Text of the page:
How a City in Decline Sold Itself to Its Own Residents
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The 14-story Cactus Hotel stands out prominently in the skyline of San Angelo, a distinctive landmark for this oasis of a small city situated amidst the arid scrubland of west-central Texas. Built in 1928–29 as part of Conrad Hilton’s then-fledgling chain of hotels, the Cactus symbolized the city’s burgeoning prosperity during the onset of the region’s first oil boom. With 250 rooms in a town of only 30,000 residents and several other hotels, the hotel proved initially to be a bullish investment in San Angelo’s future. To this day the tallest building in San Angelo, the Cactus remains a symbol of the city’s tenacious optimism.
In the late 1980s, however, this beloved icon was empty and abandoned. Many locals saw its derelict state as a glaring emblem of San Angelo’s general decline. In 1986, a three-year attempt by private investors to renovate the Cactus failed. Meanwhile, with the oil bust drying up the region’s economic fortunes and new shopping malls luring customers to the city’s fringes, nearly half of the downtown’s available retail space was vacant. Civic-minded residents fretted about the discouraging situation, meeting informally but unable to pinpoint the necessary steps toward progress. Above all, what was missing was a unified vision for wrangling the disparate pieces of San Angelo into a cohesive working whole.
Help arrived in February 1992, when an AIA Regional/Urban Design Assistance Team (R/UDAT) was invited to town. The ensuing design charrette is considered one of the AIA’s most successful R/UDATs in the program’s 45-year history. Twenty years later, it continues to guide the investment of new infusions of private and public money.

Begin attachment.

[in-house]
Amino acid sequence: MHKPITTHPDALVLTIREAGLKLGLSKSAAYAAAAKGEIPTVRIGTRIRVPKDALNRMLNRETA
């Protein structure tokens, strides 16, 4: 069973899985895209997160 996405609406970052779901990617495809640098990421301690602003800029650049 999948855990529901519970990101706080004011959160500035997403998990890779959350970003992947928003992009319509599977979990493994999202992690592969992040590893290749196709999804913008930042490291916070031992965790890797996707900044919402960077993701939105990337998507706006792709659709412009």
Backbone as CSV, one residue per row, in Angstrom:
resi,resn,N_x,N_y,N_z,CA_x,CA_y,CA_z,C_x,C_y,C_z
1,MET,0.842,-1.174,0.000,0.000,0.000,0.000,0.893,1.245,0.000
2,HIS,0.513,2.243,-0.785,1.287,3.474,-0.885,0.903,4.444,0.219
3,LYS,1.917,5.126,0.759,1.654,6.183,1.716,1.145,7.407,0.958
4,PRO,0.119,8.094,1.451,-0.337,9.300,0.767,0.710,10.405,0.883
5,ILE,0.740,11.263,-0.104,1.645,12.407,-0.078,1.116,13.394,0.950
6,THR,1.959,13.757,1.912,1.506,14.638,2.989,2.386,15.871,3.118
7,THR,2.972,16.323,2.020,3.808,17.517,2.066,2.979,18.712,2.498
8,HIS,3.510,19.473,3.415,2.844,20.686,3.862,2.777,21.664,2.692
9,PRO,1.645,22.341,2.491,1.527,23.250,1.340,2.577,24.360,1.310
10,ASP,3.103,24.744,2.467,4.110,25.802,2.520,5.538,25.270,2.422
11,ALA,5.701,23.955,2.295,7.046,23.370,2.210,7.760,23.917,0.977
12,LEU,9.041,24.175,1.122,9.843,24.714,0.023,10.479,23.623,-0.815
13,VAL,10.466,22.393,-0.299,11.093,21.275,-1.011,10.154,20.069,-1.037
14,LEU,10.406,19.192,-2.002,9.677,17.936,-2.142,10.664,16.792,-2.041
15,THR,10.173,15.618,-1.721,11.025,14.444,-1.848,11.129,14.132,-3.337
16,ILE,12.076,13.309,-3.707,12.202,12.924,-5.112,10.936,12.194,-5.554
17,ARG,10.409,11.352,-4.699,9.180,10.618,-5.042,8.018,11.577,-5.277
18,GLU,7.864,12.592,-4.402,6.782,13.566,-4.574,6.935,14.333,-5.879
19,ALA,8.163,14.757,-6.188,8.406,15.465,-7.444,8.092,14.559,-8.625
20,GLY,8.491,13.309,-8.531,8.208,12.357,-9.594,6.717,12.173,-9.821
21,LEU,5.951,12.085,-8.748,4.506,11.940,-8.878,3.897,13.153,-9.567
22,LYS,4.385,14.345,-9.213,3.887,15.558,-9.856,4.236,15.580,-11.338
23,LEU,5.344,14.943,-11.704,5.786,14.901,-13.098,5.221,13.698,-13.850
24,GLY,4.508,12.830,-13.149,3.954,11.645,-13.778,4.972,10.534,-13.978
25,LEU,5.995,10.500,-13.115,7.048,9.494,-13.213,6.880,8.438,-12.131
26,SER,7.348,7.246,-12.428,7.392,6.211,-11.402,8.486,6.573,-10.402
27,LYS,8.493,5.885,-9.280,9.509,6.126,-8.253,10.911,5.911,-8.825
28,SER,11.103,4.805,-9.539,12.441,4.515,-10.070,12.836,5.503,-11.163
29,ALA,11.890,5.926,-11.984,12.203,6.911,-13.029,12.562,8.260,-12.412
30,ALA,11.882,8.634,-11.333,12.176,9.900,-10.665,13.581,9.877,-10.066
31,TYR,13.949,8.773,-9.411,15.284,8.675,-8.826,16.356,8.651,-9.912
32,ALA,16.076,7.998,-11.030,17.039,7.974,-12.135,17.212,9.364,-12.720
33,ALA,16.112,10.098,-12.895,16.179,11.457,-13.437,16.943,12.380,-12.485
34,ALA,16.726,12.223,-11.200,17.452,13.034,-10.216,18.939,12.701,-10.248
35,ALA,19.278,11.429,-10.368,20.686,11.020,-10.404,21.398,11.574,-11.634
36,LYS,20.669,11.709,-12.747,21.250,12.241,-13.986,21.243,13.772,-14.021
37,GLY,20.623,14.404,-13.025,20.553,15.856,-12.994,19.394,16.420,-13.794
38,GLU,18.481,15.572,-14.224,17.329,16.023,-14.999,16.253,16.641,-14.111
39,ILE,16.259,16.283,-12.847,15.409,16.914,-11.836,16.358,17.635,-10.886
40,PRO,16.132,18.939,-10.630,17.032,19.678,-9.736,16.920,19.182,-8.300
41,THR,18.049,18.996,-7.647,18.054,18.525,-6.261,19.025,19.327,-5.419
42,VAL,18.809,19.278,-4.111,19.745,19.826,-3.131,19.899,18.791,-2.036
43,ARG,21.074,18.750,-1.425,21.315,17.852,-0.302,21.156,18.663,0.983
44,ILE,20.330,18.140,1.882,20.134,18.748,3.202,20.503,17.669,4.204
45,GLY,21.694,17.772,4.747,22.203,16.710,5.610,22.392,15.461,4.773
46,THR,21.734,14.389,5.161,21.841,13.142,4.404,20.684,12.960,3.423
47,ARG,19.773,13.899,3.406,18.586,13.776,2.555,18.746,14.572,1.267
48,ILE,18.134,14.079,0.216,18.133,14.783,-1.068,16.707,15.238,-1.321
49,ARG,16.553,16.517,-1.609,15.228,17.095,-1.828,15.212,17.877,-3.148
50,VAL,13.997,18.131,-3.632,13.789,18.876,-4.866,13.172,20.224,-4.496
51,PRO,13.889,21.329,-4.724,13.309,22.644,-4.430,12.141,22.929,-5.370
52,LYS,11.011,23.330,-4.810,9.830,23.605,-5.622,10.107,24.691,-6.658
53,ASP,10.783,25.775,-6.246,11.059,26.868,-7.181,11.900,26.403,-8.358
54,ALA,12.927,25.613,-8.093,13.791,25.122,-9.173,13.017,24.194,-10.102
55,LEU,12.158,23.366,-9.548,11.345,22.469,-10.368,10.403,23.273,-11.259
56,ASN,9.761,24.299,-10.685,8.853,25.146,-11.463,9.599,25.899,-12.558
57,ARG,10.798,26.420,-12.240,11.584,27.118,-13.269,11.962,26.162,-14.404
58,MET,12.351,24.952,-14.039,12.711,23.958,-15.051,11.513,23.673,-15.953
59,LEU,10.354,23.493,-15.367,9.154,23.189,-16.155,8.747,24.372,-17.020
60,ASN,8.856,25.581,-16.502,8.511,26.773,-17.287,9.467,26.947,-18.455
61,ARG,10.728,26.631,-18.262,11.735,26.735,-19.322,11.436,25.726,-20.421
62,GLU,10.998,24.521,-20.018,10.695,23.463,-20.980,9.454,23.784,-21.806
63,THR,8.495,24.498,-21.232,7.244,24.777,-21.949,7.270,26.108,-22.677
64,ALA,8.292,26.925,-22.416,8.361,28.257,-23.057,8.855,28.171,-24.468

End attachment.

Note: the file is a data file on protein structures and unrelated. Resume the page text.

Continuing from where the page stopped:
Known as a "plan for planning" to empower cities to resolve complex urban design problems, San Angelo’s R/UDAT came at a pivotal moment in the collective realization among its leaders that a better future was possible, and hinged upon repairing and reinvigorating the fading urban fabric of their city’s downtown core.
Visions and choices
"There were conversations going on in the community," recalls Howard Taylor, director of the San Angelo Museum of Fine Arts. Taylor, who moved to San Angelo from Philadelphia in 1984, took a keen interest in architecture and urban planning. "Civic leaders were looking for opportunities to improve the community, but frankly there were no specific plans on the horizon-nothing that one could say was a master vision."
Toward that objective, Taylor opened an exhibition in 1986 called Visions and Choices to initiate a broader discussion within the community. The idea resonated in particular with Henry Schmidt, AIA, a local architect who sat on the museum’s board of directors, and who volunteered to design and build a pavilion-like installation highlighting San Angelo’s architectural assets. Schmidt’s renderings depicted a number of historic buildings downtown, including the Cactus Hotel and others scattered immediately south across the Concho River, which flows through the heart of the city. Those located beyond the river, such as the clustered remnants of the late-19th-century Fort Concho army post, and the 1910 Santa Fe Railroad depot, were cut off from downtown by a clutter of dilapidated metal warehouses. "[Schmidt’s installation] was a wonderful vision that cleared away the debris where you could see what the R/UDAT later called ‘the icons of the community,’” Taylor says. “It kind of unified all these disconnected things.” The museum also hosted a forum on the AIA’s R/UDAT program to coincide with the exhibit.
While the exhibit and forum reinvigorated discourse among residents about San Angelo’s architectural heritage, no one in the community seemed prepared to take on the necessary leadership role to bring a R/UDAT to town. That was until local businessman Lee Pfluger accepted Taylor’s request to step forward and help develop its framework, as well as to lead the effort to raise $37,000 in cash and in-kind donations to fund the event.
The four-day R/UDAT began on Feb. 7, 1992, with an intensive study of San Angelo by a team of eight volunteer design specialists from cities across the nation. The architects, historic preservationists, economic development officials, and transit planners, as well as many local citizens, developed a plan for revitalizing the city’s historic center. Their report, "Connecting the Past to the Future," called for a strategic knitting together and preservation of the architectural icons in the downtown area.
The Cactus Hotel